I recently had the pleasure of discussing Design for Real Life by Eric Meyer and Sara Wachter-Boettcher with a local UX book club. Full disclosure: some of the material in this book is discussed in a YouTube video that I made in September when one of the authors spoke at a conference I attended. You can view a similar presentation at a different conference here, which I recommended if you have or aspire to any sort of design role.
The talk was mostly about how existing products often unintentionally alienate and even sometimes harm people with their design choices, as well as proposing how to improve the situation. The book is divided in a similar fashion, with roughly the first half illustrating the problems with the status quo, and the second half offering steps toward a solution.
An example that Wachter-Boettcher mentioned in the talk that is also included in the book comes from an experience that her co-author had with Facebook. Many of you are probably familiar with Facebook’s Year in Review, which greets you with an automatically-created video of some of your posts that received the most engagement over the past year. Unfortunately, in 2014, Meyer lost a child to brain cancer. The photo that greeted him was of his daughter’s face, which Facebook had surrounded with festive imagery.
Since then, Facebook has tweaked their interface for Year in Review, allowing for the possibility that not everyone is interested in reliving or sharing the past year. But this problem is not unique to Facebook.
A common part of the UX design process is the creation of user personas, which are personifications of a product’s intended users. But as the book points out, these user personas tend to reflect ideal lives and neglect the stress that many people often experience. As the example persona below shows, I’m as guilty of this anyone.
The book cites examples of how various designs have been improved by accounting for people not always being ideally prepared to encounter their product. One of my favorite examples from the book involves a study on electronic ballots. The people conducting the study focused on people with low incomes and low literacy levels. These people are often among the most stressed people likely to encounter any product, so if it works well for them, people with fewer stressors are likely to get through without difficulty.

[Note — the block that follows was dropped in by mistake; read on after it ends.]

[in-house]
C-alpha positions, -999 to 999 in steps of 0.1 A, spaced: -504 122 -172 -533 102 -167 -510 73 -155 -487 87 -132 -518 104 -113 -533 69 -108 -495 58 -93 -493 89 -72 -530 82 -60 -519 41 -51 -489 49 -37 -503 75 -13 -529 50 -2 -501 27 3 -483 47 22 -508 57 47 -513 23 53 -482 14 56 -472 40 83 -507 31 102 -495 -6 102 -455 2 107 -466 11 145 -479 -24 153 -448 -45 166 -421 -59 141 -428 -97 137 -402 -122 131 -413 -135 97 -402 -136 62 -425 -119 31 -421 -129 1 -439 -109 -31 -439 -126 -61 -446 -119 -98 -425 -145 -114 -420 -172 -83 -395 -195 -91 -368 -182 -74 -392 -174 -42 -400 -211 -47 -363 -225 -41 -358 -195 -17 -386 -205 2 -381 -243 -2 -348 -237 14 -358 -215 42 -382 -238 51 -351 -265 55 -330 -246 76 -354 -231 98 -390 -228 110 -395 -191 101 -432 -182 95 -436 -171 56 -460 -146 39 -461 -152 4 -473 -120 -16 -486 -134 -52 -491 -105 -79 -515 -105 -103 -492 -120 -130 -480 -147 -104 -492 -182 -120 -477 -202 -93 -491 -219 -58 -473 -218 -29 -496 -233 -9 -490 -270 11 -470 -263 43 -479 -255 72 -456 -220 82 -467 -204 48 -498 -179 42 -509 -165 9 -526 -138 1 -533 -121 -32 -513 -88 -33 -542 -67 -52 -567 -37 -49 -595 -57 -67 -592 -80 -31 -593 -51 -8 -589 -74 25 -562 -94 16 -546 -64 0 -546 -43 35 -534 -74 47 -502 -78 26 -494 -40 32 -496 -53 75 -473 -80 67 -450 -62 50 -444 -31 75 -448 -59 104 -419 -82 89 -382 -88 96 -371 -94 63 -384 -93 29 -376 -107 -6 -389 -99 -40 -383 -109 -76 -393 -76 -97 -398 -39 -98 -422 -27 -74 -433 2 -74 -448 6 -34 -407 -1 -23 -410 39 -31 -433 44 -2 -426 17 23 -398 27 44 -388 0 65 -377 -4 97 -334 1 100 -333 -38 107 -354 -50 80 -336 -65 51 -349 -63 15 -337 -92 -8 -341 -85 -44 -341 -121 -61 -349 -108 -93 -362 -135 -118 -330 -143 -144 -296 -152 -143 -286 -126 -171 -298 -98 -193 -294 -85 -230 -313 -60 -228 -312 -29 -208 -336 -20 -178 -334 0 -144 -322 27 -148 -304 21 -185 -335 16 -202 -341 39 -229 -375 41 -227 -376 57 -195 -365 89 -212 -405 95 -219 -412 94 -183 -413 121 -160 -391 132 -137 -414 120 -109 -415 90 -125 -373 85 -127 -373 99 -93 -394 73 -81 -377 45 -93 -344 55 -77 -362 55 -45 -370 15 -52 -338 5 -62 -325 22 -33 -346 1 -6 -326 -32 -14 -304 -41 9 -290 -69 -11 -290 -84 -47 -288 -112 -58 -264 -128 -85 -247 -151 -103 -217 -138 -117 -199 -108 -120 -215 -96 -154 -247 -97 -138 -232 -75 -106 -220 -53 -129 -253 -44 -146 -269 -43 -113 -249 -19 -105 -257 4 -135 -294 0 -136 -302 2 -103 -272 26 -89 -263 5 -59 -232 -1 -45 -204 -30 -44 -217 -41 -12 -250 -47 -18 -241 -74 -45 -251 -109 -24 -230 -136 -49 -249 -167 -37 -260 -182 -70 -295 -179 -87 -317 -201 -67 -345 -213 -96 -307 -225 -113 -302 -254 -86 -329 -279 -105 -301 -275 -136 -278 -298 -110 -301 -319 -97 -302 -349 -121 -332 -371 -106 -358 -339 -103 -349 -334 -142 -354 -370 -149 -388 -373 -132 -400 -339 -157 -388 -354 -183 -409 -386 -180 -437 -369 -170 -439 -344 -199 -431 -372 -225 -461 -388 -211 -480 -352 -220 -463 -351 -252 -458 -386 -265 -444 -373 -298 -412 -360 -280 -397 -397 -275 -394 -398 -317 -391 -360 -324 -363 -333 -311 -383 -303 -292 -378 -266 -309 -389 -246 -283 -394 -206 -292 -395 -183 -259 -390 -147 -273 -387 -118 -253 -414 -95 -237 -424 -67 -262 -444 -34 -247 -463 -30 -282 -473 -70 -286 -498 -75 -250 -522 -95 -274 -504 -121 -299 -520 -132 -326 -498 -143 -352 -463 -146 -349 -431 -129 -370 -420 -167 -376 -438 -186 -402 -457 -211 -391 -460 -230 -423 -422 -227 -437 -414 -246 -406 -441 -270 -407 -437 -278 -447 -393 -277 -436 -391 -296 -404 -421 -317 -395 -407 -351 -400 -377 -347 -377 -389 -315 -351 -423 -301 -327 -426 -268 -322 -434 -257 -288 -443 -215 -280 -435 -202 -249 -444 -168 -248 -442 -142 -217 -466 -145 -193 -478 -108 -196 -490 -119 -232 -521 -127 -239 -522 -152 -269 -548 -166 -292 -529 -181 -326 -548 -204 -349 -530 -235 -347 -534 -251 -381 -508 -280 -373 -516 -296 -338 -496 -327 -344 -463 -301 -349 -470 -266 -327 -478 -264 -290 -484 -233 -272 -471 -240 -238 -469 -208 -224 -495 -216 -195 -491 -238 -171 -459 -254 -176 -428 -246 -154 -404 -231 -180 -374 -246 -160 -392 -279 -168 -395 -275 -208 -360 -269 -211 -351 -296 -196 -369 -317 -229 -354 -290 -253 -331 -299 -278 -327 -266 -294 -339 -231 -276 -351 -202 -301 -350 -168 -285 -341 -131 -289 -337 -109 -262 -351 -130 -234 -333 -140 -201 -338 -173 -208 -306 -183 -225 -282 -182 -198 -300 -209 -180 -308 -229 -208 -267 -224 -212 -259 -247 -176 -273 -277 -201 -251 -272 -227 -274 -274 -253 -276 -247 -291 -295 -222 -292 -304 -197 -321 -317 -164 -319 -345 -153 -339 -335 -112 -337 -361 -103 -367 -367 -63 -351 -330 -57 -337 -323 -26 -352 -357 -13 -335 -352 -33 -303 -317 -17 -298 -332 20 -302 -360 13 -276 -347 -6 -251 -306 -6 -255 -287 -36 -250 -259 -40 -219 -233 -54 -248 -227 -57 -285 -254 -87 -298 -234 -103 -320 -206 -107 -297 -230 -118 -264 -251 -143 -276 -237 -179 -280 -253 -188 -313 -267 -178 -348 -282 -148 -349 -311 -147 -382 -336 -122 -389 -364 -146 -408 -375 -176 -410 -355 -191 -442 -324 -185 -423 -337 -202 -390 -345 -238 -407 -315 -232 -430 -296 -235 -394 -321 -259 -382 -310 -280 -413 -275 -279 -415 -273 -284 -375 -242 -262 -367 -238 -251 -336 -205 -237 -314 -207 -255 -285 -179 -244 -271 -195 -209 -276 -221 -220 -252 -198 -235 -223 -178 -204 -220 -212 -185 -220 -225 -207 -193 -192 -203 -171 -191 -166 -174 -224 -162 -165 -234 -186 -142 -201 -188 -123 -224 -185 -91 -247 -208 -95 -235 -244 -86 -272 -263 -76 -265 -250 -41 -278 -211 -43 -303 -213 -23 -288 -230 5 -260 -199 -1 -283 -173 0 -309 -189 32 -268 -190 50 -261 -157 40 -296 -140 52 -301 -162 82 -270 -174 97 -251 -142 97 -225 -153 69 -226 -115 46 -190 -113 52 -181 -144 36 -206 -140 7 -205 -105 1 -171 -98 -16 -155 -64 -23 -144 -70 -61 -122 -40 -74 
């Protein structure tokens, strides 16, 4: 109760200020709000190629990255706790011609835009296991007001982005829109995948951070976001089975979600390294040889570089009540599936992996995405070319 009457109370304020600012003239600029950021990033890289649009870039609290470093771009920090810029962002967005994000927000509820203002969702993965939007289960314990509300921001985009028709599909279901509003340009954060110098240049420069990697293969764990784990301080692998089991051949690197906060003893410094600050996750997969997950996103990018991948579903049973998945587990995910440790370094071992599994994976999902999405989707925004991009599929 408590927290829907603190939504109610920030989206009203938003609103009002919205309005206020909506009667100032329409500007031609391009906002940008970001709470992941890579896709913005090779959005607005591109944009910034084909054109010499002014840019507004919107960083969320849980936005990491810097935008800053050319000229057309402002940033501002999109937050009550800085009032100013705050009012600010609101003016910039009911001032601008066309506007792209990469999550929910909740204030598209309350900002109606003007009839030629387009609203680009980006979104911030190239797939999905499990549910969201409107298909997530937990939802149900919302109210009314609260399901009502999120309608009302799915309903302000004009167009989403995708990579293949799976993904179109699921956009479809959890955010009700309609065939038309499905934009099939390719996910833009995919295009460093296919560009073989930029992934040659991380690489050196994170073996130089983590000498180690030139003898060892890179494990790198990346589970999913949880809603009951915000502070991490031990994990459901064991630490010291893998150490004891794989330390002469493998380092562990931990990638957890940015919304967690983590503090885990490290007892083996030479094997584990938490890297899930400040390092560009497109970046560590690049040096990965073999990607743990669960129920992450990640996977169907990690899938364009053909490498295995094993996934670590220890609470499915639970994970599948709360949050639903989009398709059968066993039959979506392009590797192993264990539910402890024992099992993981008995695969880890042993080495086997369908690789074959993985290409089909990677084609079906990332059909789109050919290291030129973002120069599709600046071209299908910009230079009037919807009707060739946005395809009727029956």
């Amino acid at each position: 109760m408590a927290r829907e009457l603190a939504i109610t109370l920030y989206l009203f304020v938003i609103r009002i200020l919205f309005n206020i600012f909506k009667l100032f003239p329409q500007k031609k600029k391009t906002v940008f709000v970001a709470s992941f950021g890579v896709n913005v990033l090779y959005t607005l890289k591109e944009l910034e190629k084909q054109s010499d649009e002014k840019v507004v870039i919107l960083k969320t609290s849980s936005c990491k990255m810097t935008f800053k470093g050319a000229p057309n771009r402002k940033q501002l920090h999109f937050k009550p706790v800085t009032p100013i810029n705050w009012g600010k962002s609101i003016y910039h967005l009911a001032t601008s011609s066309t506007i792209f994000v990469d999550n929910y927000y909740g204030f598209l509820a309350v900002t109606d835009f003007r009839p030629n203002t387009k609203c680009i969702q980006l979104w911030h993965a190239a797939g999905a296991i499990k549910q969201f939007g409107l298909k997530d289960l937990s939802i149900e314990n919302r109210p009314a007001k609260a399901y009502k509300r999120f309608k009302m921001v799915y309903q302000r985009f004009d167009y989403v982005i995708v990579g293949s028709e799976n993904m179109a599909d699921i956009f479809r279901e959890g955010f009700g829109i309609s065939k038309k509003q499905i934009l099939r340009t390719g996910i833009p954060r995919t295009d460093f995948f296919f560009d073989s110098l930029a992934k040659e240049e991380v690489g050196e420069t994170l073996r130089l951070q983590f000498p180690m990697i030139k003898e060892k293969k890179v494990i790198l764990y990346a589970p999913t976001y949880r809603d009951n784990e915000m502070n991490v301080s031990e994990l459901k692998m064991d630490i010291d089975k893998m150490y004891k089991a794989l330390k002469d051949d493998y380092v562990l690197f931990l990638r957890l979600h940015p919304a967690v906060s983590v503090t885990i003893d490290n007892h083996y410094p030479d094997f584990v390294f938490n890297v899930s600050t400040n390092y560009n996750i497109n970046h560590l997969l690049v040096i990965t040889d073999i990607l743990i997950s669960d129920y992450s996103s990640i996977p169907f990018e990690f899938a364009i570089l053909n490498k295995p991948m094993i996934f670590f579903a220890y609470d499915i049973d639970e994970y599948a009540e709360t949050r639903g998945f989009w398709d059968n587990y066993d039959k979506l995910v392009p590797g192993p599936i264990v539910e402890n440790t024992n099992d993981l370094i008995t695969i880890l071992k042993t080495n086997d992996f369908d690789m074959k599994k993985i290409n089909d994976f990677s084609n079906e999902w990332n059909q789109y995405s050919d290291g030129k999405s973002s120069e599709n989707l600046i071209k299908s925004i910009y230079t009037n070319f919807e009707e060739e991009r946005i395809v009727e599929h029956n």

Solutions to problems like these boil down to various ways of having empathy for your users and meeting them where they are. The book cites PatientsLikeMe, a social network for people to share experiences with their health. At first, the founders of PatientsLikeMe thought that people would be primarily interested in connecting with people in similar medical situations. But when they started a project to understand their users better, it turned out that many users were more interested in other criteria, such as fellow veterans or someone who shared their religion. If you don’t keep track of how people actually use or want to use your product, you’ll miss this information.
Another issue discussed with PatientsLikeMe is asking for sensitive information. The book also talks about how sometimes people won’t even complete the account creation process for apps they’ve downloaded because the app asks for information they’re not comfortable providing or that they don’t feel fits their experiences.
At the book club I attended, several participants mentioned they were uncomfortable disclosing their full birthdate. Fortunately, many companies have become sensitive to this and only ask for the month and day, and they explain that the information will be used to send you coupons on your birthday or something like that. But not all companies have wised up.
The book finishes with a discussion of how to present the business case for more inclusive product designs. One content strategist showed video and audio clips of frustrated users trying to deal with a set of forms. The stakeholders were shocked.
There’s often the assumption that something that goes through a computer is objective and morally neutral. However, products and interfaces ultimately come from the human mind and reflect the assumptions of the humans behind them. Therefore, to make better products, be more careful about your assumptions.
If you haven’t figured it out already, I highly recommend this book. I think anyone who has or wants any sort of role in the design process should read it. It’s not a long book or a difficult read; I was able to get through it in about 2 days.
Also, if you want to learn more about the individual authors’ work, here’s where you can find them:
If you’ve read the book, I’d love to hear your thoughts on it, too!
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